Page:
A multitude of issues contributed to this. Brett Norfleet’s catch in the end zone was nullified by a receiver covering him up in the formation, deeming Norfleet ineligible. Cook was dropped for a five-yard loss on 3rd-and-1 in the second quarter. It was generally sloppy as Mizzou tried to finish drives. And on the other end, Florida settled for only one field goal on the night. I think Mizzou was fine with playing a shootout game, but they would’ve preferred to get better execution near the end zone to avoid having to sweat it out in the final minute.
Mizzou escaped what would’ve been a crushing loss
Fans will bemoan how Mizzou didn’t play up to the standard it had set earlier in the season. We laid out a few reasons why above. But there is still a lot more positive to take away from this game than negative.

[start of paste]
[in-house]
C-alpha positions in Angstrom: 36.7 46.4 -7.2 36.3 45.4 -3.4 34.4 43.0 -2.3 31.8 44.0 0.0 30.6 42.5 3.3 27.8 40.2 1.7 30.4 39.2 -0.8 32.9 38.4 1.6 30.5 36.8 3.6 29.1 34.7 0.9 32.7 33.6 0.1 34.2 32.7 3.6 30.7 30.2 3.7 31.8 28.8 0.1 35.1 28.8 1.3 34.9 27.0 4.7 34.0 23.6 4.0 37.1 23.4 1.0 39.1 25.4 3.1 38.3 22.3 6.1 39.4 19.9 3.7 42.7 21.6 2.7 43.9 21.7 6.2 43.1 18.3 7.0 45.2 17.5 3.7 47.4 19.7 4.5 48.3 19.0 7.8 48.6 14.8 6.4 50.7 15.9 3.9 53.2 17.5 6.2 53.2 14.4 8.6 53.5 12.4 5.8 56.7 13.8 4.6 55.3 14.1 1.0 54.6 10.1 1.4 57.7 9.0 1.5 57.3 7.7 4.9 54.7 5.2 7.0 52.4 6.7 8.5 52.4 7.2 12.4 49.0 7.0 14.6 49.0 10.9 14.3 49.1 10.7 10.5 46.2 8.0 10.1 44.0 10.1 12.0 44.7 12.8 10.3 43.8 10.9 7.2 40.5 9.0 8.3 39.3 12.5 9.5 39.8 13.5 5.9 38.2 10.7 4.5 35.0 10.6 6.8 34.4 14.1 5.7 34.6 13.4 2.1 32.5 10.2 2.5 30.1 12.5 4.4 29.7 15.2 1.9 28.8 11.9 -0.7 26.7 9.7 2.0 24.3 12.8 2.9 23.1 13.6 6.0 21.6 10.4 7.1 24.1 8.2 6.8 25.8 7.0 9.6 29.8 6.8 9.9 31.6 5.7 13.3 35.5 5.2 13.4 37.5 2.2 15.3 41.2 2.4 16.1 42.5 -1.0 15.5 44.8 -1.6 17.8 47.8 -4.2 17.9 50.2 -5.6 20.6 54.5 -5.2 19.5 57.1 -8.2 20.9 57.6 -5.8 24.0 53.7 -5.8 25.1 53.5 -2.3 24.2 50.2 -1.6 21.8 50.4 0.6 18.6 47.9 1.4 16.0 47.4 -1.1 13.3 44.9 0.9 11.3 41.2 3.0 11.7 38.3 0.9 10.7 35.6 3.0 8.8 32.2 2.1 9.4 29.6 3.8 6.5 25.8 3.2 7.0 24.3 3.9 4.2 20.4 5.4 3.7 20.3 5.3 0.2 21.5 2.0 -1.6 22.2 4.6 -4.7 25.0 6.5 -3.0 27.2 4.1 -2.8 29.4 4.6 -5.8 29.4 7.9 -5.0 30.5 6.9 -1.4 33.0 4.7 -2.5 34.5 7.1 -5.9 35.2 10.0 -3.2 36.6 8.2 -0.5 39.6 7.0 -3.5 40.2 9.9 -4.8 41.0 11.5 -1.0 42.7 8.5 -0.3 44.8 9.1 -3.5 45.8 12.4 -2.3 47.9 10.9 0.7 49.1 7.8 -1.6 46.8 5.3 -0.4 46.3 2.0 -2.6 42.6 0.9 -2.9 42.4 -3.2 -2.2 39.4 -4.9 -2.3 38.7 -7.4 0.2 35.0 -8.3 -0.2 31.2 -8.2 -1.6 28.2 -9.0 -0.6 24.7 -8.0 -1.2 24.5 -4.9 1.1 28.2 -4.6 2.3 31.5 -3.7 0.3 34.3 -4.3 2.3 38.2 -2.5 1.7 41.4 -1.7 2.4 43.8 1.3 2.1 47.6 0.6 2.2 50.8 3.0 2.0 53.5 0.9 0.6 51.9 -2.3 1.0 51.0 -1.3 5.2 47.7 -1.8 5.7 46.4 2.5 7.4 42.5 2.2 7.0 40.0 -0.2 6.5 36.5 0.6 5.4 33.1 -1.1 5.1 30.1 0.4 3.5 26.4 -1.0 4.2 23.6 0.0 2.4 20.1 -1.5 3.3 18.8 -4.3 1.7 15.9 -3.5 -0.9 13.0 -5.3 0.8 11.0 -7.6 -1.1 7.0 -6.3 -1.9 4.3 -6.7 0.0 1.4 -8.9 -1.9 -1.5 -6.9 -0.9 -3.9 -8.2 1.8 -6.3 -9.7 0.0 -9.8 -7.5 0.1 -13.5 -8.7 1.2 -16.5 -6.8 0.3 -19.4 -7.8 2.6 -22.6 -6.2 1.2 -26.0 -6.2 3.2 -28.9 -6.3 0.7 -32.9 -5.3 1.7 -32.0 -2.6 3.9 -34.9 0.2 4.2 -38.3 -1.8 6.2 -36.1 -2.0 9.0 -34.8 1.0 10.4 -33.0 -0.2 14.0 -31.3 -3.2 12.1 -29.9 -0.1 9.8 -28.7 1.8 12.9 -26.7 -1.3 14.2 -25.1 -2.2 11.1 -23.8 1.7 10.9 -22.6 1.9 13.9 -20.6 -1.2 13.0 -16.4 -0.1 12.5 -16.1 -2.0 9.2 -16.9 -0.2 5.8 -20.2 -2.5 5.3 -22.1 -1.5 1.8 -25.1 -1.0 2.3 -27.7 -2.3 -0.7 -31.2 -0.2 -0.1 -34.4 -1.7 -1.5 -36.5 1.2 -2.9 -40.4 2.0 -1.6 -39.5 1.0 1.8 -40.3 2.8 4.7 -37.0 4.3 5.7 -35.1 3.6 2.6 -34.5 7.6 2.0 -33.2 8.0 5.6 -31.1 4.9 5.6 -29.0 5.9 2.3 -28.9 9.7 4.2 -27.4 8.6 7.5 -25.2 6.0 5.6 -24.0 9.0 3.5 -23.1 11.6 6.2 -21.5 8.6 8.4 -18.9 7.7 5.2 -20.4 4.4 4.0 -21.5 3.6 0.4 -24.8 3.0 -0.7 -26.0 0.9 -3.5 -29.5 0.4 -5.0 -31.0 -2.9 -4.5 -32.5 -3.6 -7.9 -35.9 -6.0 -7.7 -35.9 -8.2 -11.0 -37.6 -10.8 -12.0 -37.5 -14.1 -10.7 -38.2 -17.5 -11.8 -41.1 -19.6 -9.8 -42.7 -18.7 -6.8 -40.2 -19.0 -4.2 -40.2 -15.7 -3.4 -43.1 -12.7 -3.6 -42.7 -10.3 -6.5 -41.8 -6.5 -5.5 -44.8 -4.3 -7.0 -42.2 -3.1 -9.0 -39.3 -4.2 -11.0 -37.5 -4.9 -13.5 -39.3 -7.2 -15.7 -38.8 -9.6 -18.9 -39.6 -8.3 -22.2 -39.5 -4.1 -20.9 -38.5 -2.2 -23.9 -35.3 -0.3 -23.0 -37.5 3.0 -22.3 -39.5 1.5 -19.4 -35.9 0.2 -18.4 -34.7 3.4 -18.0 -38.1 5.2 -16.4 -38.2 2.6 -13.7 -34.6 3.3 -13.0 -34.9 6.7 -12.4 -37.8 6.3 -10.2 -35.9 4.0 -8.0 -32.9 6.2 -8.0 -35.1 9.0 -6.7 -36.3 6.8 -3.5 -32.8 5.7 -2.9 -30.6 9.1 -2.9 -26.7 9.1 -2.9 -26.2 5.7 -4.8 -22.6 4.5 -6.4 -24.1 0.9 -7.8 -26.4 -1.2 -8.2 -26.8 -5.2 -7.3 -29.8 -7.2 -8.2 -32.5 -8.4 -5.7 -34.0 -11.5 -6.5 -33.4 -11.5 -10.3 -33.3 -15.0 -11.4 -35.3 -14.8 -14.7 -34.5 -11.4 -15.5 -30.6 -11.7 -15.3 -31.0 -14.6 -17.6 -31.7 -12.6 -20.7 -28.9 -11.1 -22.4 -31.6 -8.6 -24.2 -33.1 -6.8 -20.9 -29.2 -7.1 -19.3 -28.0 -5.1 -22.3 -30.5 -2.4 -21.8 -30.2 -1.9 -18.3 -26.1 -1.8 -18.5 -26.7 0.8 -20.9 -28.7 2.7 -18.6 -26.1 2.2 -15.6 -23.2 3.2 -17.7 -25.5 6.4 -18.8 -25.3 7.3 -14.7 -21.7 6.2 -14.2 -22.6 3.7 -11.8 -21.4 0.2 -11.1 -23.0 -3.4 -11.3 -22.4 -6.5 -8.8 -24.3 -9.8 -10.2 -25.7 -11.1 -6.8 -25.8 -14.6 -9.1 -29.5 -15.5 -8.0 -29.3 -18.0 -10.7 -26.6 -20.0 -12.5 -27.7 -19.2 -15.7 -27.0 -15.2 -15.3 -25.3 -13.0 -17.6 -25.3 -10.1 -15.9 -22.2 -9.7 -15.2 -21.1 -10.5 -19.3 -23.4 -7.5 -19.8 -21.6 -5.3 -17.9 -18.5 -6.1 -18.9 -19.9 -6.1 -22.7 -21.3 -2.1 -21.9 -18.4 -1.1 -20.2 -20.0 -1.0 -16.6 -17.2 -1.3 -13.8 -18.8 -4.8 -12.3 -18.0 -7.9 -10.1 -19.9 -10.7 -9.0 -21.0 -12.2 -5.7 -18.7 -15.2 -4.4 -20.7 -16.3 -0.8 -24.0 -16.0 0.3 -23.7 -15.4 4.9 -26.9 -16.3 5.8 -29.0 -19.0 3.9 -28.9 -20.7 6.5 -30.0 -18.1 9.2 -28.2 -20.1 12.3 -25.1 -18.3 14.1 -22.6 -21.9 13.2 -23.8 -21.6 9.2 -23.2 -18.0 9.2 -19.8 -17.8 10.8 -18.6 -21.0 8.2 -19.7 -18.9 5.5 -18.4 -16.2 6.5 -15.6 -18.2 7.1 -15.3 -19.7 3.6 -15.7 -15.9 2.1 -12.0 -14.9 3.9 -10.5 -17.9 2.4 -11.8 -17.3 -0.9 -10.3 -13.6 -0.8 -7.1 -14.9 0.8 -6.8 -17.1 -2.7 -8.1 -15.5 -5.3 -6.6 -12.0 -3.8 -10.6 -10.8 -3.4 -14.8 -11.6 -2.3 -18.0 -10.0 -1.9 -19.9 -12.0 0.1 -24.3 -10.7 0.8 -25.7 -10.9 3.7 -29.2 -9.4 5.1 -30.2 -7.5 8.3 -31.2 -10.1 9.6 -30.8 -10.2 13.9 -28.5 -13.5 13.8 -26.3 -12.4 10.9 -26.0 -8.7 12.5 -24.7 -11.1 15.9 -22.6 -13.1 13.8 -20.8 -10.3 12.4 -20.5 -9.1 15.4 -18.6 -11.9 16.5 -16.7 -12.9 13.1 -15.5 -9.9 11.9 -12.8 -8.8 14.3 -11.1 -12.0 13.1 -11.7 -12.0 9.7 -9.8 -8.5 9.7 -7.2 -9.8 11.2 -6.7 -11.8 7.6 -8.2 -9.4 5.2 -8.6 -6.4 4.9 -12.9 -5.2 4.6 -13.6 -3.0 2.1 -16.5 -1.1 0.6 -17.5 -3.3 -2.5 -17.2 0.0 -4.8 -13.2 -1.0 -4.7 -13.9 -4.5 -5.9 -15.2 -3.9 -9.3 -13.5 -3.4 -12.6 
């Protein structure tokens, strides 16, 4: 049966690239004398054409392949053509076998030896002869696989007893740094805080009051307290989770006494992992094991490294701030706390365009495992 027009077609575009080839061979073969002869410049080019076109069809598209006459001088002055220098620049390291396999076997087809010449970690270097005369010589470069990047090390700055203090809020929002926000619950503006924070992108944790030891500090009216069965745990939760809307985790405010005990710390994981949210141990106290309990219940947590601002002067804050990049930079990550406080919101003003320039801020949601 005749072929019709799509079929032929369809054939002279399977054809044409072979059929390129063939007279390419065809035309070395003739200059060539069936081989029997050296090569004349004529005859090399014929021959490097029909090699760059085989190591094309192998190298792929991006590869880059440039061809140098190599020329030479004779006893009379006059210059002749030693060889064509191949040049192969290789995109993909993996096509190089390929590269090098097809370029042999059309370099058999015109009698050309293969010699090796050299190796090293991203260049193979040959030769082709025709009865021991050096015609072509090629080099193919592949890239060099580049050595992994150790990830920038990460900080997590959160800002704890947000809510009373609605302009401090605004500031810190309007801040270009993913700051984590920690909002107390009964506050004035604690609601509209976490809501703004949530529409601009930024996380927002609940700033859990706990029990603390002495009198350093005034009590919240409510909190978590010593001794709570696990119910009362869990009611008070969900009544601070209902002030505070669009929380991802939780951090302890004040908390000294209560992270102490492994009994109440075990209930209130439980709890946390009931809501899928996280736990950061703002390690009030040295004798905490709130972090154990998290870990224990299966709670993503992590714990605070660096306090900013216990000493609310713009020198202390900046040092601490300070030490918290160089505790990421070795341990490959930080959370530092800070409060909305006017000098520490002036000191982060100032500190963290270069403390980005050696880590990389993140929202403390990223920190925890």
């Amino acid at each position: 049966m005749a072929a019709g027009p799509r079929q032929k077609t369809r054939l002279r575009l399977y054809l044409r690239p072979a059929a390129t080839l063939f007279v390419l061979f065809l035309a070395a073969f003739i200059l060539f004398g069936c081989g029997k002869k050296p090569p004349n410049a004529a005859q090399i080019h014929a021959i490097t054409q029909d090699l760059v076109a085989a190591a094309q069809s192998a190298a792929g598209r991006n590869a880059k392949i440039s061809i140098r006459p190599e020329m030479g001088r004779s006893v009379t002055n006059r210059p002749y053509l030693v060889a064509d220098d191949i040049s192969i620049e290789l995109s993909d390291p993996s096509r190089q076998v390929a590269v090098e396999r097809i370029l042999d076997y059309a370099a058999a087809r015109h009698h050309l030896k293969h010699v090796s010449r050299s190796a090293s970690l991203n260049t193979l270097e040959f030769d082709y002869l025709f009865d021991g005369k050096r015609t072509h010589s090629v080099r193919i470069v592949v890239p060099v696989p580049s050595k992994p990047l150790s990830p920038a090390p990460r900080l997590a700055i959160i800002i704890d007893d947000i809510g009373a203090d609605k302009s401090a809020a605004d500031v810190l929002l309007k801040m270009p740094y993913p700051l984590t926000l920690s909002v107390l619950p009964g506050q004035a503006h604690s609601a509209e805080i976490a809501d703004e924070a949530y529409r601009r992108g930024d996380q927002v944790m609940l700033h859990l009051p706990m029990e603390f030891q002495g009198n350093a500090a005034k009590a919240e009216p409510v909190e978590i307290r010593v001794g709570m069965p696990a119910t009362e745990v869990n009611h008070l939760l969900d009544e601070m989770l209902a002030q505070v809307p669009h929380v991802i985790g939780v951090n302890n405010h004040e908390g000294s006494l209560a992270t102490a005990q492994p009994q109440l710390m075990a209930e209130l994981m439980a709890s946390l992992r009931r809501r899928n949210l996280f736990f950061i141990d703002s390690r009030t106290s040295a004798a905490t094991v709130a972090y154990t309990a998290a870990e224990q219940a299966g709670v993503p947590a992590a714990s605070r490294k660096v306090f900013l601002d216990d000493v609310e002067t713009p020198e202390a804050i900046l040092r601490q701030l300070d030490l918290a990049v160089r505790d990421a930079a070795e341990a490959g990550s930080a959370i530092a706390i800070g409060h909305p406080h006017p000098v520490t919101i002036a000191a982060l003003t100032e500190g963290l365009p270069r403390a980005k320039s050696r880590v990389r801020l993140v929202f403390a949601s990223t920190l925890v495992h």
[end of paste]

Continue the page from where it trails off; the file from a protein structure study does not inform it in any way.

Why? Because last year, Mizzou loses this type of game. They had several miscues, they failed to step on the throat when they had a chance, and ultimately allowed a team with a worse record to get in great position for a road win. That 4th-and-17 pass probably falls incomplete a year ago. But not this year. Mizzou has proven that even when they played below expectations, they can do whatever it takes to stay alive and find a way to win against an SEC opponent. That shows the growth that Eli Drinkwitz’s program proved in games prior to Saturday. The mental toughness of this team has leveled up in a major way. Right now, we’re talking about how Mizzou almost lost it, but down the road, it’ll always be a Mizzou win.
There’s a lot to address on a short week before heading to Arkansas. We’ll see if the Tigers show those improvements to reach 10 regular season wins.